Who owns country music? By releasing Cowboy Carter, writes Tressie McMillan Cottom in The New York Times, Beyoncé is claiming that she does. By “reinscrib[ing] a genre’s latent politics,” Beyoncé makes listeners “reckon with [their] complicity in that genre’s policing of who is and is not legitimately American.”

In my forthcoming book Womanish Theology: Discovering God Through the Lens of Black Girlhood, I reflect on another question of possession: Who owns theology?

In the first months of my seminary education, I read texts from some of the white male theologians who had historically framed the discipline: Karl Barth, John Calvin, Martin Luther, Paul Tillich. For me, those texts were theology.

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It was only when elective classes introduced me to Black, liberation, mujerista, womanist, and feminist theologies, writings from thinkers like James Cone, Gustavo Gutierrez, Katie Cannon, and Elisabeth Schüssler Fiorenza, that I came to understand how marginalized voices could enliven my understanding of Jesus’ ministry. Excluding those voices as a significant source of theological knowledge would be a mistake.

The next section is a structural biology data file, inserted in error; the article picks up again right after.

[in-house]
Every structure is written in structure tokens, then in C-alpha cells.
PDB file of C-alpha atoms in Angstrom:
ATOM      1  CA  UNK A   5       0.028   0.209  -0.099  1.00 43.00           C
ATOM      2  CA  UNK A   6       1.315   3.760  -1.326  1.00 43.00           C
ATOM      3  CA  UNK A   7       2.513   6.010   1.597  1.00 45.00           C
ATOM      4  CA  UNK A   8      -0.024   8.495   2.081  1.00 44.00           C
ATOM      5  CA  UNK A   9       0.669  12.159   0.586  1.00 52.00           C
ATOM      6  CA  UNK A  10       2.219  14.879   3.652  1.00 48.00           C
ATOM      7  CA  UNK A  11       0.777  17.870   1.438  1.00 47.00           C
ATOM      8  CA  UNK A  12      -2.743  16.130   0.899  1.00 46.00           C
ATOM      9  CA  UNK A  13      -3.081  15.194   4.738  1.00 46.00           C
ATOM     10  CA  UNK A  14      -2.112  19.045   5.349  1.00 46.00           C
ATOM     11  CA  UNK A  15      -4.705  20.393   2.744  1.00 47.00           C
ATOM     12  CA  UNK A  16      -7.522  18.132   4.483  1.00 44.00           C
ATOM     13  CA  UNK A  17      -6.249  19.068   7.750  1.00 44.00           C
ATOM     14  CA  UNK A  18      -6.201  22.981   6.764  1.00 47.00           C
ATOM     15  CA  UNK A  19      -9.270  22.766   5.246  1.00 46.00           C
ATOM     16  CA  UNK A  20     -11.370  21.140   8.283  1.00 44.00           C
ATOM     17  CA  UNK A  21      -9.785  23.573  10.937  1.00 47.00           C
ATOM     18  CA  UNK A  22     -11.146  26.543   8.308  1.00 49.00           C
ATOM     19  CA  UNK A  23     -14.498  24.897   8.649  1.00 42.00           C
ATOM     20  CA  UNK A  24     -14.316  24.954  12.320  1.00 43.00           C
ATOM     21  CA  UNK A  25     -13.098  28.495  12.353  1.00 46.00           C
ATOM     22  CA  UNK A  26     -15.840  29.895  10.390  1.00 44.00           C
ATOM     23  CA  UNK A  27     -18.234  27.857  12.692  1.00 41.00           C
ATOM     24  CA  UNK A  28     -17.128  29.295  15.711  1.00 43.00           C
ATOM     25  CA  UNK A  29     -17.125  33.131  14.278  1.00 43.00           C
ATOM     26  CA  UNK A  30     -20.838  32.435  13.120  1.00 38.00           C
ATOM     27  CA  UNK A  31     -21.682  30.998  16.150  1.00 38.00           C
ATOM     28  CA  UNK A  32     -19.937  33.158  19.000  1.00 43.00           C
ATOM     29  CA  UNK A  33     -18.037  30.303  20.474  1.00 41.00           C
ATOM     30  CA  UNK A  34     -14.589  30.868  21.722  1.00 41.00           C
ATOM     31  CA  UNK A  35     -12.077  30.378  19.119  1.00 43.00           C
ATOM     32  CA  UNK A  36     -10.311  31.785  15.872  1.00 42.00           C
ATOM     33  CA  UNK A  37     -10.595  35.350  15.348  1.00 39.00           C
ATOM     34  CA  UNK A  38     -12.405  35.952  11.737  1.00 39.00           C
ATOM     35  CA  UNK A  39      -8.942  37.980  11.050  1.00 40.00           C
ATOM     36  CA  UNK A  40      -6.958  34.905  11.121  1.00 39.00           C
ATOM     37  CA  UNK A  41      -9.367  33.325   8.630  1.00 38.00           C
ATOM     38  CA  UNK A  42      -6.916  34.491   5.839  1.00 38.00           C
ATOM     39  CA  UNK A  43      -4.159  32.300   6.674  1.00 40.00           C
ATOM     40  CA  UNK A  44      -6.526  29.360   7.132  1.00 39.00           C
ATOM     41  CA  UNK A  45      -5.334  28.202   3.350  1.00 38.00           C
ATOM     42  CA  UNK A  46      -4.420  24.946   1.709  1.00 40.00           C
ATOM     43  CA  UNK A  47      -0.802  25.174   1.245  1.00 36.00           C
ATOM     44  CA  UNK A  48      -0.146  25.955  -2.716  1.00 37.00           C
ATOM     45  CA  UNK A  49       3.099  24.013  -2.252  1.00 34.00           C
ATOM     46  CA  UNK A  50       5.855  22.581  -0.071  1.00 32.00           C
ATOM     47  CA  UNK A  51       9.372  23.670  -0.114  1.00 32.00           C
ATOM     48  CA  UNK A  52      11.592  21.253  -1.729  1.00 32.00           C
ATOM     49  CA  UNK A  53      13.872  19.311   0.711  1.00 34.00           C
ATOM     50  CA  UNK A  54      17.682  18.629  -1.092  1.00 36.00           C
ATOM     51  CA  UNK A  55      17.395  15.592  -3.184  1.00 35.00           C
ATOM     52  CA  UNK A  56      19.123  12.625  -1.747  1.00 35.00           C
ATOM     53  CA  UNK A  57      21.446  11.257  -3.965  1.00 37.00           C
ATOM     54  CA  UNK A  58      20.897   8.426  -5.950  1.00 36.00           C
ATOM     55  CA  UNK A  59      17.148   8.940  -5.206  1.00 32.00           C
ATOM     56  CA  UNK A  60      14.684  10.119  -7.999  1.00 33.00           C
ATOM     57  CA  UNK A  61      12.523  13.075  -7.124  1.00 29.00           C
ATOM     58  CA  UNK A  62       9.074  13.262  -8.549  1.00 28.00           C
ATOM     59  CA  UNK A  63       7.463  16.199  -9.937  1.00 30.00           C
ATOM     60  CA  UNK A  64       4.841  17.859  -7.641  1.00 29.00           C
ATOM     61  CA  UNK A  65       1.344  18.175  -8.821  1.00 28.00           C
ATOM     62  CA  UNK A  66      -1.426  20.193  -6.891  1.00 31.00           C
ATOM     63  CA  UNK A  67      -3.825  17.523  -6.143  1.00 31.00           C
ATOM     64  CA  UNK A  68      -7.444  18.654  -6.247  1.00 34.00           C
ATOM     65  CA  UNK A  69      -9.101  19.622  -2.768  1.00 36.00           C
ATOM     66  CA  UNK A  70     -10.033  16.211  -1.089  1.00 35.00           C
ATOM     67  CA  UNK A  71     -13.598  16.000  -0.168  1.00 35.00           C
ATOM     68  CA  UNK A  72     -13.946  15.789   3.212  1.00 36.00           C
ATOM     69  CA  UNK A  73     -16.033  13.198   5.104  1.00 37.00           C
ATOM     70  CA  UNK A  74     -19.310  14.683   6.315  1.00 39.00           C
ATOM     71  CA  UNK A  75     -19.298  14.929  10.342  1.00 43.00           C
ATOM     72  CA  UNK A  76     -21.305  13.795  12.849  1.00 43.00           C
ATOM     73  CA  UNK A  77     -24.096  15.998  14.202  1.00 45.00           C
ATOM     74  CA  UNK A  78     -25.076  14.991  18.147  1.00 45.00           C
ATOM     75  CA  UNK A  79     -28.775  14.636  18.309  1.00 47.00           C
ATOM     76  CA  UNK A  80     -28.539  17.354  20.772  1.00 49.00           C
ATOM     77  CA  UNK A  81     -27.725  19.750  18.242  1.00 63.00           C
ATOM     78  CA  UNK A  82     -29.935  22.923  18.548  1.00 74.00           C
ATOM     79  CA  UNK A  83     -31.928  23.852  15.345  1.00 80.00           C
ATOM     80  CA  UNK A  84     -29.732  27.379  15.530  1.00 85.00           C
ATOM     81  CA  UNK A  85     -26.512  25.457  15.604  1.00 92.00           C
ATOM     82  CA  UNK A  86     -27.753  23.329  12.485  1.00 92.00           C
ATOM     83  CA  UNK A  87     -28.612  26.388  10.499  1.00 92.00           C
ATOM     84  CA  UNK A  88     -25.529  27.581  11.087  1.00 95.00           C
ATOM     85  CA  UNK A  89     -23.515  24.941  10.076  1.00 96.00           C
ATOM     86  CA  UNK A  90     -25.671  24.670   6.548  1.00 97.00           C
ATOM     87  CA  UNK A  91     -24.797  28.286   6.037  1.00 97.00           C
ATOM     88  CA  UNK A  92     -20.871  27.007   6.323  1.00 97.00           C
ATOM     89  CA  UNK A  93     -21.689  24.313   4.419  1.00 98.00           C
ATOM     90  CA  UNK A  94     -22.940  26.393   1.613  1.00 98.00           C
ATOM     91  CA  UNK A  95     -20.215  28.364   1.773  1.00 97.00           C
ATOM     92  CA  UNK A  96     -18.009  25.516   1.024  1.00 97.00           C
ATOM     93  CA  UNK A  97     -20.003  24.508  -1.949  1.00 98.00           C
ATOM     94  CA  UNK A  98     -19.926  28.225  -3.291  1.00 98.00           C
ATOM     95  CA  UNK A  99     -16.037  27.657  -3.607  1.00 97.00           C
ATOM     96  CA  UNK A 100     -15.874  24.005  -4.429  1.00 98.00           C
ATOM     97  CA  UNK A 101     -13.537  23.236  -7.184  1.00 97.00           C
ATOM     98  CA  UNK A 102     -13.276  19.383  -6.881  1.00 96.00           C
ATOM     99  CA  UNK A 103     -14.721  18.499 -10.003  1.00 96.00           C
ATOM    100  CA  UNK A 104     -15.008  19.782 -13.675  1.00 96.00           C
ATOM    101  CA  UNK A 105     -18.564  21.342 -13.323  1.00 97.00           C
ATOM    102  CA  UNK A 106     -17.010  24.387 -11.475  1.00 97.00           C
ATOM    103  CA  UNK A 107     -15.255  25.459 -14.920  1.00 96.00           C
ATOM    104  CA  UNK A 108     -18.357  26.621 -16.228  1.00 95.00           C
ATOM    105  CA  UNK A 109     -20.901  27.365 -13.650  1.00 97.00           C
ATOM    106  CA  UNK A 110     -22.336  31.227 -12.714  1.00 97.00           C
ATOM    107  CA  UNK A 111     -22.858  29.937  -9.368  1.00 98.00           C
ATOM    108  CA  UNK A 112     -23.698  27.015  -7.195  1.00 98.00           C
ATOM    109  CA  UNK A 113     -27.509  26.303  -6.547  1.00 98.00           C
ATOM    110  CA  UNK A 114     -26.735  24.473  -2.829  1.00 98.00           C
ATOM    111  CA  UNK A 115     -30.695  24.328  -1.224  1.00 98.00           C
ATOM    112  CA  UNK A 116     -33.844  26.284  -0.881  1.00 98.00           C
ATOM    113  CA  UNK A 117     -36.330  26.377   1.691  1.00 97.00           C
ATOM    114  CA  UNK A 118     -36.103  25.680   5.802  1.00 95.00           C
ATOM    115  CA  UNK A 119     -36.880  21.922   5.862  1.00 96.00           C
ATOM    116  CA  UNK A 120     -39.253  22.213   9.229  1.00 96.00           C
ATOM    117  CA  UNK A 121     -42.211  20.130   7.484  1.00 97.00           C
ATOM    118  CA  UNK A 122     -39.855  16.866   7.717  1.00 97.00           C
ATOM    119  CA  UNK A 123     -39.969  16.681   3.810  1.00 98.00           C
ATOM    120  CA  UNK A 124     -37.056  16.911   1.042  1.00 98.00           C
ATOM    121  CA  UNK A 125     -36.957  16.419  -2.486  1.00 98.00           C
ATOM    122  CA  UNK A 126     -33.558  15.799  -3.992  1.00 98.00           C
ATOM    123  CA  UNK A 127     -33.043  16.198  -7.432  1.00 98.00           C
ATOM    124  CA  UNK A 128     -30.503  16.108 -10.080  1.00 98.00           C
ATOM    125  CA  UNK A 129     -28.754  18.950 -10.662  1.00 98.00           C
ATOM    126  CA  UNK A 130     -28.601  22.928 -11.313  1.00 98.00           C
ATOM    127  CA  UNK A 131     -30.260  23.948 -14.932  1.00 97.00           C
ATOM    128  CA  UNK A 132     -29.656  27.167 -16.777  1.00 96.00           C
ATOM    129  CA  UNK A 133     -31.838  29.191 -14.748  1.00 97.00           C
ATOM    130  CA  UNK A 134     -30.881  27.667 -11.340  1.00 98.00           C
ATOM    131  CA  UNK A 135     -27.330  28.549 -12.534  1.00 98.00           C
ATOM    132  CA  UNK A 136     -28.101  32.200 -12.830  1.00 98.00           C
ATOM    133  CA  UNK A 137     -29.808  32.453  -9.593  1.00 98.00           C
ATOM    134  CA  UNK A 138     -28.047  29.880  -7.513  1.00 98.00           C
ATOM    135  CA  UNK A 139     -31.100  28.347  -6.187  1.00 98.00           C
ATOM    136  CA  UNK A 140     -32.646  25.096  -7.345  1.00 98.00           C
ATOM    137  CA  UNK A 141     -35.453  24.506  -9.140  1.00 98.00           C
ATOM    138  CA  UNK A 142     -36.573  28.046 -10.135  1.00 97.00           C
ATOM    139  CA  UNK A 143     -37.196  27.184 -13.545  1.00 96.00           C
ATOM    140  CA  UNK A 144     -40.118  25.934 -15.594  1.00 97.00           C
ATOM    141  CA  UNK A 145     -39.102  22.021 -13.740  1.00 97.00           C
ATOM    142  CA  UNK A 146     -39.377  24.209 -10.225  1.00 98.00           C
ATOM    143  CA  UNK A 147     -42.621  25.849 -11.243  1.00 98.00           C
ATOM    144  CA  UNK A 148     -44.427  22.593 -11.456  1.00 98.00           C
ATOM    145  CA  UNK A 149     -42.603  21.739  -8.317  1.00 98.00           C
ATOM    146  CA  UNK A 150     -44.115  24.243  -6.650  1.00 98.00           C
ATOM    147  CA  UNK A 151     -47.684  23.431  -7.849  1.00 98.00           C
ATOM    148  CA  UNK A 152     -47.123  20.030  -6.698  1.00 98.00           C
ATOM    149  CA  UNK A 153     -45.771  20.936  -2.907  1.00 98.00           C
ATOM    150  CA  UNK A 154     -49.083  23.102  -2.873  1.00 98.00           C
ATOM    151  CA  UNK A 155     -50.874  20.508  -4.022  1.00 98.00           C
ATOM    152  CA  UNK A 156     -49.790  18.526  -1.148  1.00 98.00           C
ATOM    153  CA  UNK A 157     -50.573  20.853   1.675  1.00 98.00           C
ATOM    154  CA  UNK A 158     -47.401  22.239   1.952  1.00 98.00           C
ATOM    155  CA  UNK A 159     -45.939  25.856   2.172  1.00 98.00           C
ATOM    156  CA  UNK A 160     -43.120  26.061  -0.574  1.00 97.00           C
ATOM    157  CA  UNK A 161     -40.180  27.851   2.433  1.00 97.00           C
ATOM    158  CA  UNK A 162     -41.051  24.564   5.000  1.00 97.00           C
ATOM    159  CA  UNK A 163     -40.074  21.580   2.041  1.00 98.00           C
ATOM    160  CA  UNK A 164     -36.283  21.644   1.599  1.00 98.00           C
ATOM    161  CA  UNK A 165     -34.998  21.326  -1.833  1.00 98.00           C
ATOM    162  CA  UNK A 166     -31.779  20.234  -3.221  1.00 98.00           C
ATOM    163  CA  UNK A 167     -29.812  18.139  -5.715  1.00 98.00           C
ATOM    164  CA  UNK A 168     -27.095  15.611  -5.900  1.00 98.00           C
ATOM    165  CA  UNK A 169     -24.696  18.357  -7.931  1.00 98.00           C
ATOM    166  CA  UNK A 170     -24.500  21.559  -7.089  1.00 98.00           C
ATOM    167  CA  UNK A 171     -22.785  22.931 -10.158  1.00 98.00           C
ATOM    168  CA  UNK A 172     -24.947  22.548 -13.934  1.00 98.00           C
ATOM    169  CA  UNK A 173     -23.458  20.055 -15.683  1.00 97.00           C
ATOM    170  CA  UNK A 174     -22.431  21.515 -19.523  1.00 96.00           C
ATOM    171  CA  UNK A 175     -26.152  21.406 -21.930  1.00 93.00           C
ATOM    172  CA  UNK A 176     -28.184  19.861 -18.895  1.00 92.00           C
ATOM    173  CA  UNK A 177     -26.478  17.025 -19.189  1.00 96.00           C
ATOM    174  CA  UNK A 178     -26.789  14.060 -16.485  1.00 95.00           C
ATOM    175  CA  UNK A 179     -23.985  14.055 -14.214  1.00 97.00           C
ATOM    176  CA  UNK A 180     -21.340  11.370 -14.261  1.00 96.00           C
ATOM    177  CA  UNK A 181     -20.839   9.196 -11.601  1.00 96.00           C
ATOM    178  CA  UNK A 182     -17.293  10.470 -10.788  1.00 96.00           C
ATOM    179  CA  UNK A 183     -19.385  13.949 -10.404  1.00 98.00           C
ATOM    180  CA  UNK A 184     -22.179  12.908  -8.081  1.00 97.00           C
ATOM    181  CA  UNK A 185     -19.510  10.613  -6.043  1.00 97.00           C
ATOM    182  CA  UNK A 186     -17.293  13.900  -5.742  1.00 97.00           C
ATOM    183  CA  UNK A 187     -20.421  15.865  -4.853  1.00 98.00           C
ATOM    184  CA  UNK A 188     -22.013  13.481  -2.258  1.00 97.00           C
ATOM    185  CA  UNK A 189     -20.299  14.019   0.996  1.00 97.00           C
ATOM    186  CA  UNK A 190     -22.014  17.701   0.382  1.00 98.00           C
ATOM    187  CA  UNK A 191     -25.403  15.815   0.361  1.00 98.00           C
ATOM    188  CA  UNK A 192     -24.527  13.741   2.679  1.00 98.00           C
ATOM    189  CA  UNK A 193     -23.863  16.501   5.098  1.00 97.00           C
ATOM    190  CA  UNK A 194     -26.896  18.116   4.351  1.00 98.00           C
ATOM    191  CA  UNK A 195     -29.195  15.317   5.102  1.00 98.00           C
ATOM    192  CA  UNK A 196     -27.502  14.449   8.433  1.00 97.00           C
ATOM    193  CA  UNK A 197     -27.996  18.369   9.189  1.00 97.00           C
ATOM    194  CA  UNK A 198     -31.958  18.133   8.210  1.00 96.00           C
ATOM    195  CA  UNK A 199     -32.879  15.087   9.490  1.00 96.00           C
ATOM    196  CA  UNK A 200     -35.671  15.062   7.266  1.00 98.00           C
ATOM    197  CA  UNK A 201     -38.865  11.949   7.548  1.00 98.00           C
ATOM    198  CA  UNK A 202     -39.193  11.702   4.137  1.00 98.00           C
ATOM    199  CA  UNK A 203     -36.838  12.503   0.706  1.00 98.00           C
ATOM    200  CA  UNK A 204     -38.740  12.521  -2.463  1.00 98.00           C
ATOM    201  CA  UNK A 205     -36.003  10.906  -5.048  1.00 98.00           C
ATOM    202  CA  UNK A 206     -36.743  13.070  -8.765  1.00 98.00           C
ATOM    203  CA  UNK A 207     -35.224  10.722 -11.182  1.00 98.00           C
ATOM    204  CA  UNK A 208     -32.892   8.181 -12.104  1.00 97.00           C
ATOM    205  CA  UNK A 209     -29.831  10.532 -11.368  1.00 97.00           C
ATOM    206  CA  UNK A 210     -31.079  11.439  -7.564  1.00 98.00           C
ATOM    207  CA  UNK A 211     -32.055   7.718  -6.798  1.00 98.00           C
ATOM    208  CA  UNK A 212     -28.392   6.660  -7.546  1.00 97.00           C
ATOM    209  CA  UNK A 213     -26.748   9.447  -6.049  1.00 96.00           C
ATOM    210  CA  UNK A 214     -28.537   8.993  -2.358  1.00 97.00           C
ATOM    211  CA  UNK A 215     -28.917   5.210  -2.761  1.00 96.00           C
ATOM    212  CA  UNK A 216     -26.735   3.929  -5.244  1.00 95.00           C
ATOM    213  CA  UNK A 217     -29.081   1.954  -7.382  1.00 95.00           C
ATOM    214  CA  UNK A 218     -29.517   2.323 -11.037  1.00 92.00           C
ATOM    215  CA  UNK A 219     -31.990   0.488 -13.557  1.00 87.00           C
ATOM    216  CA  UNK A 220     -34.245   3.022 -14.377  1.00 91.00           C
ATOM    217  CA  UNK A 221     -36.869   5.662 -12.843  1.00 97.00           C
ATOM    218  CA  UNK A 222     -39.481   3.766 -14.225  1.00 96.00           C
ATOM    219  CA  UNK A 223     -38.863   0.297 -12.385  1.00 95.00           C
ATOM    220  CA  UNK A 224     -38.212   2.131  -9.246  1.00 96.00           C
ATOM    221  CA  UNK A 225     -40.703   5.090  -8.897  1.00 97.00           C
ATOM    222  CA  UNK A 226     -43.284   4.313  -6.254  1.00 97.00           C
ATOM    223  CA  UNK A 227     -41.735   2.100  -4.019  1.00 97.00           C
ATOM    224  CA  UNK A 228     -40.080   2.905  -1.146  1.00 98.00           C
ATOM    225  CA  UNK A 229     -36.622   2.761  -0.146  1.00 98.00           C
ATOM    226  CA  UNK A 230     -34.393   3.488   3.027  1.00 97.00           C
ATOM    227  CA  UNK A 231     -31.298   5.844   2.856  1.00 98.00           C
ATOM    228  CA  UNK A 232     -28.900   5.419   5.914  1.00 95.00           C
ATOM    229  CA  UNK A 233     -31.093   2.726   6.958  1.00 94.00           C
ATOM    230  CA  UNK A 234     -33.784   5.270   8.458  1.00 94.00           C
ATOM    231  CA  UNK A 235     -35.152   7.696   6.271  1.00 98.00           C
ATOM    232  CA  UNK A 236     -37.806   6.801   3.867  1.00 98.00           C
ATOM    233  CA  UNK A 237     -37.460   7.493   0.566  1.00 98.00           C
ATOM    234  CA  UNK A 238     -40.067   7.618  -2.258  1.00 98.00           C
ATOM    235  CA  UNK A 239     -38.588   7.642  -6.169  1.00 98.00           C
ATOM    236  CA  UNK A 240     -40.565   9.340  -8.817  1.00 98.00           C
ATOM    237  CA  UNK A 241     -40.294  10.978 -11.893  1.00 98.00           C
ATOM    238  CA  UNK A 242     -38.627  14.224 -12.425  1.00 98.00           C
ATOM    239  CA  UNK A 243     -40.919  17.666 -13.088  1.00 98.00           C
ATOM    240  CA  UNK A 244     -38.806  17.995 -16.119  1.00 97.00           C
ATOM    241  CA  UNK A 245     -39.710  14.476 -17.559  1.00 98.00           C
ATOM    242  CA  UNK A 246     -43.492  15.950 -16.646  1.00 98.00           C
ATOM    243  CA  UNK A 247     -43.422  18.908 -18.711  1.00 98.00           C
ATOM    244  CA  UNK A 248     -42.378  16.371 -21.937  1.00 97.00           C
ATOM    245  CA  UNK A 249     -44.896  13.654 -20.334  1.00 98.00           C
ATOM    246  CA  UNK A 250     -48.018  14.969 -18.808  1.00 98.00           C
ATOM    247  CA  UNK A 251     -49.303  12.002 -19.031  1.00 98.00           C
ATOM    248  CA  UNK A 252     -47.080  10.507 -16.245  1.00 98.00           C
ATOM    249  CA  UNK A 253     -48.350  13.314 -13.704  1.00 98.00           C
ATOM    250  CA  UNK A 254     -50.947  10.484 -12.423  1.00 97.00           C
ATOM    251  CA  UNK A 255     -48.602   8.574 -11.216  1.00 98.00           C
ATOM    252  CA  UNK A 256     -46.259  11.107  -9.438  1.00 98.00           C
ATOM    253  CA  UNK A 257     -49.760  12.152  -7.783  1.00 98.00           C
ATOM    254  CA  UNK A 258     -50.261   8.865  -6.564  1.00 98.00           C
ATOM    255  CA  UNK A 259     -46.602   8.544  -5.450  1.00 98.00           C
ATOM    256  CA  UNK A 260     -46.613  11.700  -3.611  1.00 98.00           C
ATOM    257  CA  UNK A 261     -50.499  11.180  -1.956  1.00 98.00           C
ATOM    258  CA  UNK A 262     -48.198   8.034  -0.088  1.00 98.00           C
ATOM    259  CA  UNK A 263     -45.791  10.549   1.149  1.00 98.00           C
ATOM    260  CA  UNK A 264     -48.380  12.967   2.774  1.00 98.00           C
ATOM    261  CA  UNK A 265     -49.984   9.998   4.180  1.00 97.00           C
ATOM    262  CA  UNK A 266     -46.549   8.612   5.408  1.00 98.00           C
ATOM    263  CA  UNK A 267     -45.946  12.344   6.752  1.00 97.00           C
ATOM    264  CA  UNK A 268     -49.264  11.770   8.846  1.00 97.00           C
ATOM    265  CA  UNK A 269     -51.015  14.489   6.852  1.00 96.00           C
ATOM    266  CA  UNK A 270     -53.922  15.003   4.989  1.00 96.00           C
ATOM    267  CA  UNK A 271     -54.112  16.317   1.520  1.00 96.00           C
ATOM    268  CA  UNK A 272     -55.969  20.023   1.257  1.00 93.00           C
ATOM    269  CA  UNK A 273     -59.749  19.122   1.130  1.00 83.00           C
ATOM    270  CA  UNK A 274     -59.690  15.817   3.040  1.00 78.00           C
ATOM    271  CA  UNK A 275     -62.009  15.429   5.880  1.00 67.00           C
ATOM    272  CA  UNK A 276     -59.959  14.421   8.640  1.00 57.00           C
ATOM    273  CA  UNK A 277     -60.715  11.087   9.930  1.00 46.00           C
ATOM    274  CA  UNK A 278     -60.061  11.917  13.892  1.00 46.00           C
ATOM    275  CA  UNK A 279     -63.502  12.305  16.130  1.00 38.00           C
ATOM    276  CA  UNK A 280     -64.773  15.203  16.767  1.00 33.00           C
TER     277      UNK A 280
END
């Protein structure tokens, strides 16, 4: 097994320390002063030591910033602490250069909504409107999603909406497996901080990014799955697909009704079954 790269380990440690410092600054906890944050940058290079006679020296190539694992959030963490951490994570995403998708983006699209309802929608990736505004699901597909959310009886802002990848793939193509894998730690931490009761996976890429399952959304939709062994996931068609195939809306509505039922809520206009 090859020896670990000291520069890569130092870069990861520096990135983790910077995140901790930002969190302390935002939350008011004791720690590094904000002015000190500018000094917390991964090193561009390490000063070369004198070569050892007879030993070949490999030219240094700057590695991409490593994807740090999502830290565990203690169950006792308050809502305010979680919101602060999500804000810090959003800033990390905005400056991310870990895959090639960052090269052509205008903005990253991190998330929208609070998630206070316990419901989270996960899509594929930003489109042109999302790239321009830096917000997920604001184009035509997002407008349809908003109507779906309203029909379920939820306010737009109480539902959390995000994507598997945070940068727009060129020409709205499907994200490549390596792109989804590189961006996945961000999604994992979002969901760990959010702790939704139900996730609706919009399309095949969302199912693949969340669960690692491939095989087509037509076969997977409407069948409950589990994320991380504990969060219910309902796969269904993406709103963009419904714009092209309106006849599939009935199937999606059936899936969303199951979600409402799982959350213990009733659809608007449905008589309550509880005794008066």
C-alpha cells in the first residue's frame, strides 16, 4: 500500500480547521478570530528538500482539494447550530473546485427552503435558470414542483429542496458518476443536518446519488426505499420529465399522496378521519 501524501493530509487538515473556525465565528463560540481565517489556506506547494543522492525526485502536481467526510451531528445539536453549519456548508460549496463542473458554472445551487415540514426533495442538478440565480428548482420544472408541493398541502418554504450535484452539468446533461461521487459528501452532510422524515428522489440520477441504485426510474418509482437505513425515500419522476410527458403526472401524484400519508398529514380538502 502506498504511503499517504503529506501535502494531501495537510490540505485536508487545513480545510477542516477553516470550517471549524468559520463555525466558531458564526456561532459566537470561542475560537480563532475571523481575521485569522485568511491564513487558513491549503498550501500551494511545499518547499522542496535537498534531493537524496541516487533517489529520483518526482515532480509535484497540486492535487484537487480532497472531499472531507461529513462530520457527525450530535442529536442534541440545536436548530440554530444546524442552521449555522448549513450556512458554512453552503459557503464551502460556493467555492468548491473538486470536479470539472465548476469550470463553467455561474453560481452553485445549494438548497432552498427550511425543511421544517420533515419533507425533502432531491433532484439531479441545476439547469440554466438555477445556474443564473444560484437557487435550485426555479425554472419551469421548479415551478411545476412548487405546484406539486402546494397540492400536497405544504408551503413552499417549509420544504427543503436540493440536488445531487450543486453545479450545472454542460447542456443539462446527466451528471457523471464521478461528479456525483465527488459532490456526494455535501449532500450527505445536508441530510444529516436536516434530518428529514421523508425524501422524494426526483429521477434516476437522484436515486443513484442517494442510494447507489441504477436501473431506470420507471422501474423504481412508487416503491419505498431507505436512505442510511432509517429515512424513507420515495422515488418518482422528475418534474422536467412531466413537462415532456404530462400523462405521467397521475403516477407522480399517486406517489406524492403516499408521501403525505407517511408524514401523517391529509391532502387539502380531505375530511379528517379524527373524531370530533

Reading different kinds of theology, whether from thinkers of different cultural backgrounds or thinkers with whom we have profound disagreements, doesn’t have to undermine our own understanding of fundamental doctrine. We might disagree with some (or many) aspects of a person’s work. But that disagreement can be clarifying, helping us to develop our own arguments for what we believe. And diverse theology can provide new perspectives on belief and practice, fresh interpretive lenses for Scripture, and deeper understandings of God’s consistent character.